My first exposure to Carnatic music was listening to my mother sing at home. I remember telling her I wanted to sing like her. She took me to her teacher Bombay Sri Ramachandran. I learnt vocal music from him for about three years. Unfortunately, I developed some problems with my vocal chords and was unable to sing anymore. This disappointed me greatly as I loved to sing. Though we consulted several doctors and therapists, the problem was never properly diagnosed. Upon seeing how upset I was, my mother decided to make me pick up an instrument instead. It was Smt Sulochana Pattabhiraman, with whom she shared a special relationship, who advised my mother to take me to Lalgudi Jayaraman sir. 

I started learning violin at the age of 11. Lalgudi sir initially had Smt Padma Shankar teach me some basic fingering, under his direct supervision. In fact, I was her first student. He would have regular sessions with us every couple of months when he assessed my progress, suggested to her what I should be learning next, and so on. This routine continued for about a year, before he took me in for direct lessons with him. 

What was it like learning from a genius like Lalgudi sir? 

Learning from Sir was much more than just going twice a week for music classes. He revealed a magical world of music to me. He was able to see the passion I had for music, even as an eleven year old, and built that passion up in exponential degrees. He was strict and uncompromising, expecting 120% out of me all the time, but never discouraging.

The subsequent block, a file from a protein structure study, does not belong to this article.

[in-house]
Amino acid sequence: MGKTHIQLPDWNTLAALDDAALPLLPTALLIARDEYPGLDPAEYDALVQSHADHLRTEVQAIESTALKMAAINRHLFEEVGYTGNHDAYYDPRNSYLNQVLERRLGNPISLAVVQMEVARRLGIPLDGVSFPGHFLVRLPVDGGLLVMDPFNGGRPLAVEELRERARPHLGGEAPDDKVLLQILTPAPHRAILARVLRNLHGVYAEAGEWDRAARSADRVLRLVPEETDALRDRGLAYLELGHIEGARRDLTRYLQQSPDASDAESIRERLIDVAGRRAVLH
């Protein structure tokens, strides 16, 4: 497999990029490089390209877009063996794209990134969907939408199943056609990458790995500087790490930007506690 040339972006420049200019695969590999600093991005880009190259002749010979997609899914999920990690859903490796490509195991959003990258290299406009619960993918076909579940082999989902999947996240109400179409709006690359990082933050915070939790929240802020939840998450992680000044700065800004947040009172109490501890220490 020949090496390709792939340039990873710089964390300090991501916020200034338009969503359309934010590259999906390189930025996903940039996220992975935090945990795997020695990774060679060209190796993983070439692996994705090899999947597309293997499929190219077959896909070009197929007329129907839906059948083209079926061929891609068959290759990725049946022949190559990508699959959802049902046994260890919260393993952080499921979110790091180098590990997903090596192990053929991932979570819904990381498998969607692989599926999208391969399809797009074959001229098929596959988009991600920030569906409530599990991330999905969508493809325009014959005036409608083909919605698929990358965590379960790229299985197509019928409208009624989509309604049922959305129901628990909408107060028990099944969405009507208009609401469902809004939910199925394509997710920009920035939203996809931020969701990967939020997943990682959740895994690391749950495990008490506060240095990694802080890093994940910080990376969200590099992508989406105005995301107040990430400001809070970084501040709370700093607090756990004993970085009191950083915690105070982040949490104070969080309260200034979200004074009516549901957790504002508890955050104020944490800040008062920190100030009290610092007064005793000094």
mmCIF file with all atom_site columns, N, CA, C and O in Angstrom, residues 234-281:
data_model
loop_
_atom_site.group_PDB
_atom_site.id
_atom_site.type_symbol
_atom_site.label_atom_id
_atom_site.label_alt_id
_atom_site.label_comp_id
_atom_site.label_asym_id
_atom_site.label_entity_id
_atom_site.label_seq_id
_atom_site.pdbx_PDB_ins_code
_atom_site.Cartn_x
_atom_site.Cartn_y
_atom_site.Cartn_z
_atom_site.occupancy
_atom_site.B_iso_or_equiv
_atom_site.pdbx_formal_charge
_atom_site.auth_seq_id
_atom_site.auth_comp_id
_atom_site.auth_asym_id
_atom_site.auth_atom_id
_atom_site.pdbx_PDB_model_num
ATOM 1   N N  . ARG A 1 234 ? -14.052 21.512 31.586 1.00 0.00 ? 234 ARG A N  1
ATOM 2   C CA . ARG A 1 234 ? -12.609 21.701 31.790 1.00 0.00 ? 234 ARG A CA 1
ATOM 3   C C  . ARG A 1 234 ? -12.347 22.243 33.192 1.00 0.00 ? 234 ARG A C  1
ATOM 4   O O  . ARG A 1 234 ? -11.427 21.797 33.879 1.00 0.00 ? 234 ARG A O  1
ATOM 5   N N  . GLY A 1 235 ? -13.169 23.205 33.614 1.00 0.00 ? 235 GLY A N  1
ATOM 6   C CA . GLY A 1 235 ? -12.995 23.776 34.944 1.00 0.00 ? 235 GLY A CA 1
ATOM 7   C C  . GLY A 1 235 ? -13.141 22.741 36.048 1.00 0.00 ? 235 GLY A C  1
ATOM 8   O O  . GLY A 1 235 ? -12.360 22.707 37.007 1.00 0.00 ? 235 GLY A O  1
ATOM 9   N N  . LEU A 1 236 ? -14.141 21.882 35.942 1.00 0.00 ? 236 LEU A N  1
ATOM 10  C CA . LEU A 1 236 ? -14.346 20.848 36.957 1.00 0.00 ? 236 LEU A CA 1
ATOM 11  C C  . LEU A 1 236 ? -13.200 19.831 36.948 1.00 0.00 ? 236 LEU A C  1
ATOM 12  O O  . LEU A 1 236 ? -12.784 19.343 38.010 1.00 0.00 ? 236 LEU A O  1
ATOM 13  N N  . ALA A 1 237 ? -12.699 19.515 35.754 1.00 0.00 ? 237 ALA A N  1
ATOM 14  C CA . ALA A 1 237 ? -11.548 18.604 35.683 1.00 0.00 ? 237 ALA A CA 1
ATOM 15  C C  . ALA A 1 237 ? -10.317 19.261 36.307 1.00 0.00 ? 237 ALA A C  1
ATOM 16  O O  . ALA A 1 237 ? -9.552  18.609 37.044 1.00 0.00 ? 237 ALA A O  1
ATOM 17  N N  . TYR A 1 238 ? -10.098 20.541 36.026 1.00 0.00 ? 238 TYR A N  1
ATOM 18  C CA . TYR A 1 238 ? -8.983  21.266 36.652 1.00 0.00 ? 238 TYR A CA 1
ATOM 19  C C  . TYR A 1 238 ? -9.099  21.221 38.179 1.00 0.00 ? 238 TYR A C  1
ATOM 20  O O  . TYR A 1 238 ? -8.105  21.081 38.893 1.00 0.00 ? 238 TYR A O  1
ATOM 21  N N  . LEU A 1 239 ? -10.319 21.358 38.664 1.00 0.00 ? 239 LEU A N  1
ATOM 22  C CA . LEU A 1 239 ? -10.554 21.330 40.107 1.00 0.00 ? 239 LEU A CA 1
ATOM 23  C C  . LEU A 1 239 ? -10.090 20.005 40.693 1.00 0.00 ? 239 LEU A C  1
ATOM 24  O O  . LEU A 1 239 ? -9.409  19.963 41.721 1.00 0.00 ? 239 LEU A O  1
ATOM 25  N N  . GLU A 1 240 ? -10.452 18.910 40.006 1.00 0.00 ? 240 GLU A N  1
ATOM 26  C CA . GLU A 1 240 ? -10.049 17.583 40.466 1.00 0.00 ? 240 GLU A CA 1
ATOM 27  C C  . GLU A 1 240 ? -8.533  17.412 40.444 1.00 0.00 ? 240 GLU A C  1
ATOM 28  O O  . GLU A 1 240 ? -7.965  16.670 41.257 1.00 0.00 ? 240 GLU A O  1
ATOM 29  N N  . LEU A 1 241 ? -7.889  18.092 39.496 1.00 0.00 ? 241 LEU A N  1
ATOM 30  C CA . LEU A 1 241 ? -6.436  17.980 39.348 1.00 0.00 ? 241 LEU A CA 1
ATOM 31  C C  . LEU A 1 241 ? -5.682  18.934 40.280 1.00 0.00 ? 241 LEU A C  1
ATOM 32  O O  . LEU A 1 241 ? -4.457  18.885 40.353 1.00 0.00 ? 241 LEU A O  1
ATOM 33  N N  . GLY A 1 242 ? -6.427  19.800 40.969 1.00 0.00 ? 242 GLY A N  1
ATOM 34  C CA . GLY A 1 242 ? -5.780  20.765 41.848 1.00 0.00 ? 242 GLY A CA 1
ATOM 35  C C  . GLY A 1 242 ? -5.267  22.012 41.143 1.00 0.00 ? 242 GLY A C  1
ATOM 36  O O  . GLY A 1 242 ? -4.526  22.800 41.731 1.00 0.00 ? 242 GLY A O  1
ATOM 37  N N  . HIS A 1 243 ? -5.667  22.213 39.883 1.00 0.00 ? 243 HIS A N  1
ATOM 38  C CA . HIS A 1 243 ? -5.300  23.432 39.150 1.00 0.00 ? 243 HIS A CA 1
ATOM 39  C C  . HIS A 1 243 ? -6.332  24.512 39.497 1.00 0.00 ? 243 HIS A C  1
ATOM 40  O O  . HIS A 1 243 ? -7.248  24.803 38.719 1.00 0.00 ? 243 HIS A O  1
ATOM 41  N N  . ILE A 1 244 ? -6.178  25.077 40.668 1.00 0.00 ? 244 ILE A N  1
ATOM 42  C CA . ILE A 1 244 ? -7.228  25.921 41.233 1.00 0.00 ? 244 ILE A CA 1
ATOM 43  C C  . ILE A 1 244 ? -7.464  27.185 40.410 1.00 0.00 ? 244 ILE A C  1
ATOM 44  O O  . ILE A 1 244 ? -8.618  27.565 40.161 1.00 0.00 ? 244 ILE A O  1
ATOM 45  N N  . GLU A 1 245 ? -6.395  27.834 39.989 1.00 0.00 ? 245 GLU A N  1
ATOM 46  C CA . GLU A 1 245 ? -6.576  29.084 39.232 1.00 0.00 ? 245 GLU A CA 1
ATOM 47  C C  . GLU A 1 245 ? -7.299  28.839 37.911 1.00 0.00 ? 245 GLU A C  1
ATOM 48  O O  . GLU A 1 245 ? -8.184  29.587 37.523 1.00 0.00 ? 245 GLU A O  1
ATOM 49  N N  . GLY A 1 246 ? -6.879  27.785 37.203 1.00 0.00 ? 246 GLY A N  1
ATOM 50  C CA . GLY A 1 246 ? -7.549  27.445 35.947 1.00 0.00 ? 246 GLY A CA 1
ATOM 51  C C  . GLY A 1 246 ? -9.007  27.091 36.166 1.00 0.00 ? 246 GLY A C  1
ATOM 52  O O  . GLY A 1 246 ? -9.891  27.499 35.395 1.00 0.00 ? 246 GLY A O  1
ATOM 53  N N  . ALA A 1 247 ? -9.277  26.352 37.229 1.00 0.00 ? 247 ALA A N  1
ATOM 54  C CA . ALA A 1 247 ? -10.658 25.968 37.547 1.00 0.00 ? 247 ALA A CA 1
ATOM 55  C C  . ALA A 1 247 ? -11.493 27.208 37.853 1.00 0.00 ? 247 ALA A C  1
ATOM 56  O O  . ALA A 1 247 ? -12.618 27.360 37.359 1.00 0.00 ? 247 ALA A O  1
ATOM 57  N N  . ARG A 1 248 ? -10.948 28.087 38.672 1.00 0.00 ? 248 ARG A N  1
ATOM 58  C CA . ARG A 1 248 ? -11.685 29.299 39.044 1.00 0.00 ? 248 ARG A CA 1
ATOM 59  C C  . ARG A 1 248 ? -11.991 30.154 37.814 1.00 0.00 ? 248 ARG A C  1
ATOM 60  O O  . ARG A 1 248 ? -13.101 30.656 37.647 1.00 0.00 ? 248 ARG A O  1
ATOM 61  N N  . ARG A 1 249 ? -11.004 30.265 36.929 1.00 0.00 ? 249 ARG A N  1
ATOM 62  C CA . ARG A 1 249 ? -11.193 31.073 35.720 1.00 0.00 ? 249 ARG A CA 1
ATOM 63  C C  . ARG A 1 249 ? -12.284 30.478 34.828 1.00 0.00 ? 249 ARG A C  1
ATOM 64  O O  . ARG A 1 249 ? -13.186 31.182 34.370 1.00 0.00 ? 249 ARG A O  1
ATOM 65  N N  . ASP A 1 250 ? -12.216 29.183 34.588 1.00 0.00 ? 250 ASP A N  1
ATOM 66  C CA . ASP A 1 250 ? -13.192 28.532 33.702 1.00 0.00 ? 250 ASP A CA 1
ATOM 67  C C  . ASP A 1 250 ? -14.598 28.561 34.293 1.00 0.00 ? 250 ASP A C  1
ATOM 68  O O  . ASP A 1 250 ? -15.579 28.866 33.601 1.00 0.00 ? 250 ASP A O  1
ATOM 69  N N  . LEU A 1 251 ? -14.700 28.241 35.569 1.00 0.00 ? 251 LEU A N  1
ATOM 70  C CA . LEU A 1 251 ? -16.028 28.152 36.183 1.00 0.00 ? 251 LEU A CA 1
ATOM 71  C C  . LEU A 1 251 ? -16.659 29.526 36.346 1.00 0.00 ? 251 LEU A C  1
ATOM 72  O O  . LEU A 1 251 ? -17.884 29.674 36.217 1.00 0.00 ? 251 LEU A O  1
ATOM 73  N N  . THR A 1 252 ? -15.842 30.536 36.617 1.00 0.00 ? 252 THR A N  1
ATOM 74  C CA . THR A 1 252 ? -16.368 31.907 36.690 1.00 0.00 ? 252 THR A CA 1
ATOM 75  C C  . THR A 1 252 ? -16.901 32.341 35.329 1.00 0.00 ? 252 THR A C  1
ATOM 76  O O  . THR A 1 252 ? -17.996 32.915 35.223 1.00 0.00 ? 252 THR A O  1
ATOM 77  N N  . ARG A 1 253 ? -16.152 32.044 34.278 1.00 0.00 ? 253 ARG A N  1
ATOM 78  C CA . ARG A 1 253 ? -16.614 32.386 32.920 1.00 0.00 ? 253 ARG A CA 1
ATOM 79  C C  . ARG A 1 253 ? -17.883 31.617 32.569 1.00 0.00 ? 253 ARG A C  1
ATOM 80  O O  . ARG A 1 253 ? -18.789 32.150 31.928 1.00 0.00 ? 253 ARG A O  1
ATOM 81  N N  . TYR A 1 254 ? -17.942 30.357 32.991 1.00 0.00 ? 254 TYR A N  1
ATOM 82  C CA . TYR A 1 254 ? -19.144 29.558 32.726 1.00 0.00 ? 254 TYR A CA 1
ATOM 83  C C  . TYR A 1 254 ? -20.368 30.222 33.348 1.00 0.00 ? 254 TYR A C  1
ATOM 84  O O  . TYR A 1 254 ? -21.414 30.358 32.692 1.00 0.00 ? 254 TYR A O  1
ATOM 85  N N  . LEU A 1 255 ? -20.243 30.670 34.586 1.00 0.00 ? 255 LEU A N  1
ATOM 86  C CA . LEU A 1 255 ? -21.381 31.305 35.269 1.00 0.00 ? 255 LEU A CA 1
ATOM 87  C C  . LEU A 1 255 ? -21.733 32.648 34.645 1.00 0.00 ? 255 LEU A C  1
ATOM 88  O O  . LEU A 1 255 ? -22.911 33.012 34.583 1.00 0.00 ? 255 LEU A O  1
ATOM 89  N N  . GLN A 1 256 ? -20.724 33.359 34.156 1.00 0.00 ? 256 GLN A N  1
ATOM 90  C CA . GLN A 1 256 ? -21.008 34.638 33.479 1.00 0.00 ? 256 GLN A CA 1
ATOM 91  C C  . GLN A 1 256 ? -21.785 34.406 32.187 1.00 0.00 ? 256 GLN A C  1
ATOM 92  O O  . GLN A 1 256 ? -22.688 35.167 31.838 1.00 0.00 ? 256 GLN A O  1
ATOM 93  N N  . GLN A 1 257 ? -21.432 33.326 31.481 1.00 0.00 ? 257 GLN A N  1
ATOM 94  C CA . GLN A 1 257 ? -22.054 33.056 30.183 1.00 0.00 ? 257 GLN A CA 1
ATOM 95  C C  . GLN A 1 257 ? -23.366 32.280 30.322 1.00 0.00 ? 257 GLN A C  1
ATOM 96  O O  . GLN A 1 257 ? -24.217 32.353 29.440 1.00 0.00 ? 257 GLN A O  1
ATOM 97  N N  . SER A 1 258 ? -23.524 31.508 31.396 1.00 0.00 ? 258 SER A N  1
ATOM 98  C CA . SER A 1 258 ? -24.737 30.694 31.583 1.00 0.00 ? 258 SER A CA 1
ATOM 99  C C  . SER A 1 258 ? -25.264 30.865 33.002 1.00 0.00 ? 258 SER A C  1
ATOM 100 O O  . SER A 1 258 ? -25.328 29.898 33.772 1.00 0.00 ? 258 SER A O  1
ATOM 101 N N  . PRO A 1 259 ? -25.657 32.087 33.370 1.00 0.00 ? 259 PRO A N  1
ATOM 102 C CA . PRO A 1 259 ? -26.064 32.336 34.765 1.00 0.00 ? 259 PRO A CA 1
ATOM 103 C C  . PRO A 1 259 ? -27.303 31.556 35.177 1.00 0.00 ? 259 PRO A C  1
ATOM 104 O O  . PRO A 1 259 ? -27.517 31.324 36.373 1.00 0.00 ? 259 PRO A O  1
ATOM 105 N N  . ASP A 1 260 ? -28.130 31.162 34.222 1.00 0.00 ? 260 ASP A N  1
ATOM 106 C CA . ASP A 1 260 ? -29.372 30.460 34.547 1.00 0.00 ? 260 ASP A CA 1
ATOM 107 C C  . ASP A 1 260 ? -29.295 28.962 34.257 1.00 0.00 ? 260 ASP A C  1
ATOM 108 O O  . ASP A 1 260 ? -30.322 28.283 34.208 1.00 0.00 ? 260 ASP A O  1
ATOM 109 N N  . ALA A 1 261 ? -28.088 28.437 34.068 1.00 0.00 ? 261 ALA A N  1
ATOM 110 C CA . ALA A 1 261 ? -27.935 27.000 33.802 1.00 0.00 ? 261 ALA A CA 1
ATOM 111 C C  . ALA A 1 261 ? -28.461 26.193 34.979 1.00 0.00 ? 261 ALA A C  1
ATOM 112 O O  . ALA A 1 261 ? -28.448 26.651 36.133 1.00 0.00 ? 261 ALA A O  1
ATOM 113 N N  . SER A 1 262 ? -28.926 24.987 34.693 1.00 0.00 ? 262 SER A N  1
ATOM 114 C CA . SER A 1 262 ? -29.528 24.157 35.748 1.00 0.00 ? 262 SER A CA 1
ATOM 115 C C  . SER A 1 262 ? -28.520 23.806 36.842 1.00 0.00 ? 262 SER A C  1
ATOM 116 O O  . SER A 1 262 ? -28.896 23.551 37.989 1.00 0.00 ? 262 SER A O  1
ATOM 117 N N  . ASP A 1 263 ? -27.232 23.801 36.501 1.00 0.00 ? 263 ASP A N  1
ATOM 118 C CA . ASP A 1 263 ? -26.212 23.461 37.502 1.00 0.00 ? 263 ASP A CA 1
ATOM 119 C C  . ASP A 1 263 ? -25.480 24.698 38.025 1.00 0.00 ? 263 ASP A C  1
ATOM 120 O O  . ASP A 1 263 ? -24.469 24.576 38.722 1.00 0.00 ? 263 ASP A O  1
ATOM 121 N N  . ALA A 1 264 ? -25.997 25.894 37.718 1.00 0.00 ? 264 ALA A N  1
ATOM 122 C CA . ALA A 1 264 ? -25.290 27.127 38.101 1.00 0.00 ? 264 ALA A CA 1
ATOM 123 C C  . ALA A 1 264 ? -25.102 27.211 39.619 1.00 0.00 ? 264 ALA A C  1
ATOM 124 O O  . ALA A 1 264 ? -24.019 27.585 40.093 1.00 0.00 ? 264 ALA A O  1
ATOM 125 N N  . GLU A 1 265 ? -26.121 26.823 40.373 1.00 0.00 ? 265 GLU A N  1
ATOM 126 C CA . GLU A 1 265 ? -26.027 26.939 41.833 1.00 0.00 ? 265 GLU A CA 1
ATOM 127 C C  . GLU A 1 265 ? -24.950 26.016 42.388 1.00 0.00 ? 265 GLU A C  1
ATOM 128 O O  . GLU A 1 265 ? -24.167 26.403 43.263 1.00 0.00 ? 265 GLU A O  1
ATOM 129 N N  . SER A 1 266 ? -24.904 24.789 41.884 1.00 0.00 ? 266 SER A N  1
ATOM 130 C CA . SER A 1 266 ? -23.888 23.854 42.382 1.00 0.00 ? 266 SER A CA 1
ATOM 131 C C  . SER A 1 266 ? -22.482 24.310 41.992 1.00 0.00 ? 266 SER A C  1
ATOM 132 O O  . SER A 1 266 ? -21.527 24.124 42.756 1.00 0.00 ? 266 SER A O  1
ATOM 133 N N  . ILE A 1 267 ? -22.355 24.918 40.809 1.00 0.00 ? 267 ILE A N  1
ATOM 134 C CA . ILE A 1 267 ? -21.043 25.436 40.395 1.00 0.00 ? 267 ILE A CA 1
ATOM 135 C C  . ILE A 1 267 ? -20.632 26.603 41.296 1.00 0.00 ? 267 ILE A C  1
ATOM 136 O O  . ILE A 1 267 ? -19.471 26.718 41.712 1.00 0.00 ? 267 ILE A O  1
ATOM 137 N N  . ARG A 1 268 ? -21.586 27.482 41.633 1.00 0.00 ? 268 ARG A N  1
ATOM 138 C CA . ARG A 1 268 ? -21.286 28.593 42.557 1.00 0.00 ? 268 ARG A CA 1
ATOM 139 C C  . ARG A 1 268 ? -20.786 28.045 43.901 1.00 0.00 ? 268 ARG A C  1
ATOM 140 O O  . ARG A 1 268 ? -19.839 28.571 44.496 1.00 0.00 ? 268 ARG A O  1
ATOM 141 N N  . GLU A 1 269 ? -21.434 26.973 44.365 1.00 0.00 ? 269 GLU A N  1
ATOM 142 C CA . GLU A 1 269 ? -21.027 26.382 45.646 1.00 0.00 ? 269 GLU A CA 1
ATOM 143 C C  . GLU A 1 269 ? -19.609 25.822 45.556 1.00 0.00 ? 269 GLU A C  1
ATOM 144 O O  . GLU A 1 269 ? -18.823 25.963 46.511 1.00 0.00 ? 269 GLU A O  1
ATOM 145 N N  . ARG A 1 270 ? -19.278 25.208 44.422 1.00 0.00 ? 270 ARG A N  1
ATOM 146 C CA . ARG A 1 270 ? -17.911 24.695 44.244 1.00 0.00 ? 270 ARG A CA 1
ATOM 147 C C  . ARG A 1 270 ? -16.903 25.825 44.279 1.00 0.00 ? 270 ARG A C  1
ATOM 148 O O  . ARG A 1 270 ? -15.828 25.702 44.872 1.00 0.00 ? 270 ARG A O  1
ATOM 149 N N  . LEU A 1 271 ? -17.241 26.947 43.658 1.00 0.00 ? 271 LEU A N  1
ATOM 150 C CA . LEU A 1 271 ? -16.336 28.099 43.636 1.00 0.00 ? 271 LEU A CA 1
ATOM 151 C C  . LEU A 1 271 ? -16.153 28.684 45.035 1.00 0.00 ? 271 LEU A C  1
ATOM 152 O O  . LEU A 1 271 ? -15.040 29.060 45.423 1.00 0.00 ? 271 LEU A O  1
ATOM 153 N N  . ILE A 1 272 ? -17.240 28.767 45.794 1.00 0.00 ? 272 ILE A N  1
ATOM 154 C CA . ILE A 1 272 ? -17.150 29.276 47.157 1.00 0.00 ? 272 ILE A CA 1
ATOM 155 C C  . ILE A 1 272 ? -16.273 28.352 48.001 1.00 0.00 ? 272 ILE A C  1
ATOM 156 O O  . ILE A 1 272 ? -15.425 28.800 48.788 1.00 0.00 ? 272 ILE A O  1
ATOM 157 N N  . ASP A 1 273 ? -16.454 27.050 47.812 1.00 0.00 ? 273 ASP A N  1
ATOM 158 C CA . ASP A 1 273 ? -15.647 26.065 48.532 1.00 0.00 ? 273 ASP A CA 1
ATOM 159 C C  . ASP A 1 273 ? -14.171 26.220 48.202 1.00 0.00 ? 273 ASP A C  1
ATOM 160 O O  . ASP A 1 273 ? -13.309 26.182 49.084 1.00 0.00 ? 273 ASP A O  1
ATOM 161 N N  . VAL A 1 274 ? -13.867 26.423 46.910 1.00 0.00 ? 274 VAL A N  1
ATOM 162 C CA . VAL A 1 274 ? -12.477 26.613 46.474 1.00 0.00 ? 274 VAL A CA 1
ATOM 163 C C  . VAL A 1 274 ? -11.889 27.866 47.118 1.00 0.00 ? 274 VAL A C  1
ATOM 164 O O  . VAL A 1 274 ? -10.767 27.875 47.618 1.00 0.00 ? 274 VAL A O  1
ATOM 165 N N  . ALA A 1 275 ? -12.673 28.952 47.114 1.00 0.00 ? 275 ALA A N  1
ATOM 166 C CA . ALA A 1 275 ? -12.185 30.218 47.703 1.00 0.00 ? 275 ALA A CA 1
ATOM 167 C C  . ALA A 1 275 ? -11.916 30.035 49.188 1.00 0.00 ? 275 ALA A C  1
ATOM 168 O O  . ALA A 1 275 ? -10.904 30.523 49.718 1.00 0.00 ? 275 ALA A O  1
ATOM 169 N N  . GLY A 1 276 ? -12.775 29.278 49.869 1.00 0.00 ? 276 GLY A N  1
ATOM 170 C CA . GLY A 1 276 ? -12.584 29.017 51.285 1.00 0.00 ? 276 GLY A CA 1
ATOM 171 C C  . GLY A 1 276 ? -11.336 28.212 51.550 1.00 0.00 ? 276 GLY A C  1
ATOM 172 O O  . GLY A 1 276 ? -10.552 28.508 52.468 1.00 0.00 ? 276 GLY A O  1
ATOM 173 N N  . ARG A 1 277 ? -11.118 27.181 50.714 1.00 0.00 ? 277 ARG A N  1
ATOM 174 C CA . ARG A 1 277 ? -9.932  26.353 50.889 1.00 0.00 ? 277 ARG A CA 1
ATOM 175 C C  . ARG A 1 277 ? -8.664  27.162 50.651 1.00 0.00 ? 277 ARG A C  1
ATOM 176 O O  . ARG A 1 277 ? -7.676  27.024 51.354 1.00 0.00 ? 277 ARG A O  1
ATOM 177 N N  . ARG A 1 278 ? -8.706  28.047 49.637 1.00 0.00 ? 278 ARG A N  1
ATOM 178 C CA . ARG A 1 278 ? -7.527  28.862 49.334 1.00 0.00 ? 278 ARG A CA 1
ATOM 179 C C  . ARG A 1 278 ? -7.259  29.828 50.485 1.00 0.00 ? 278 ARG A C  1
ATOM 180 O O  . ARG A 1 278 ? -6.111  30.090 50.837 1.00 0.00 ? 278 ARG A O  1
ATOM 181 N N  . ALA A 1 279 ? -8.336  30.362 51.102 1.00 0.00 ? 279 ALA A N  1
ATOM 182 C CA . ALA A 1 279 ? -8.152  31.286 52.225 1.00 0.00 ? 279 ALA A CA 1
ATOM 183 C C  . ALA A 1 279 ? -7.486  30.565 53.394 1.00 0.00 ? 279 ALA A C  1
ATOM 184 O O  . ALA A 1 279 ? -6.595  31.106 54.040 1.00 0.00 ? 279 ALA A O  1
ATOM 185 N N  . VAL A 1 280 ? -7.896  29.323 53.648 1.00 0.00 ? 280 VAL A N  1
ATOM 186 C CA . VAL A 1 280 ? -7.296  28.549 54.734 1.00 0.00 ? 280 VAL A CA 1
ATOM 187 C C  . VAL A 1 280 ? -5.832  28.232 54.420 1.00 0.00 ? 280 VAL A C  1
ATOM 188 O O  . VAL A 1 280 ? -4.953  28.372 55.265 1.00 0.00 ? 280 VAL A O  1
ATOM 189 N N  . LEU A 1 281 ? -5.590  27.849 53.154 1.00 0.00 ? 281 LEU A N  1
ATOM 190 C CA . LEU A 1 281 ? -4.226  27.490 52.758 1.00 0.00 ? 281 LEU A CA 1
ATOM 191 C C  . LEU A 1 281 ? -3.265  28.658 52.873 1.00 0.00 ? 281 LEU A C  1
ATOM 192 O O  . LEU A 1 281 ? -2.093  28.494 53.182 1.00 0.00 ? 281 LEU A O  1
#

Many a time, it seemed that when I did well, he was happier about it than even I was, and when I failed to perform, his dejection and disappointment would be so intense, it would really scare and shame me, much more than any anger he ever showed me. At the same time, he ensured that my eleven year old self never started drifting. 

He saw my affinity for mathematics and problem solving and so he and I would exchange puzzles all the time. He would give me one, and if I was able to solve it, I got to quiz him one too. As I grew up, he seamlessly shifted his approach to guide me into a more serious, intense pursuit of music. He encouraged me to think about things from various points of view and see music as a living, breathing, composite entity, where melody, rhythm, thought, word and emotion, all come together bound by aesthetics and beauty. 

What advice of your guru's would you like to share with us? 

He always insisted that everything we sang or played should be of a certain standard. There should be some reason, purpose and context, He said we could never accept mediocrity in the name of spontaneity. ''Do not play something, simply because it struck you at the moment. Think. Does it have a meaning in that place? Is it aesthetic? Does it add effectively to what you’re trying to say? You should give a lot of thought into every note you play.’’

Describe your schedule in music.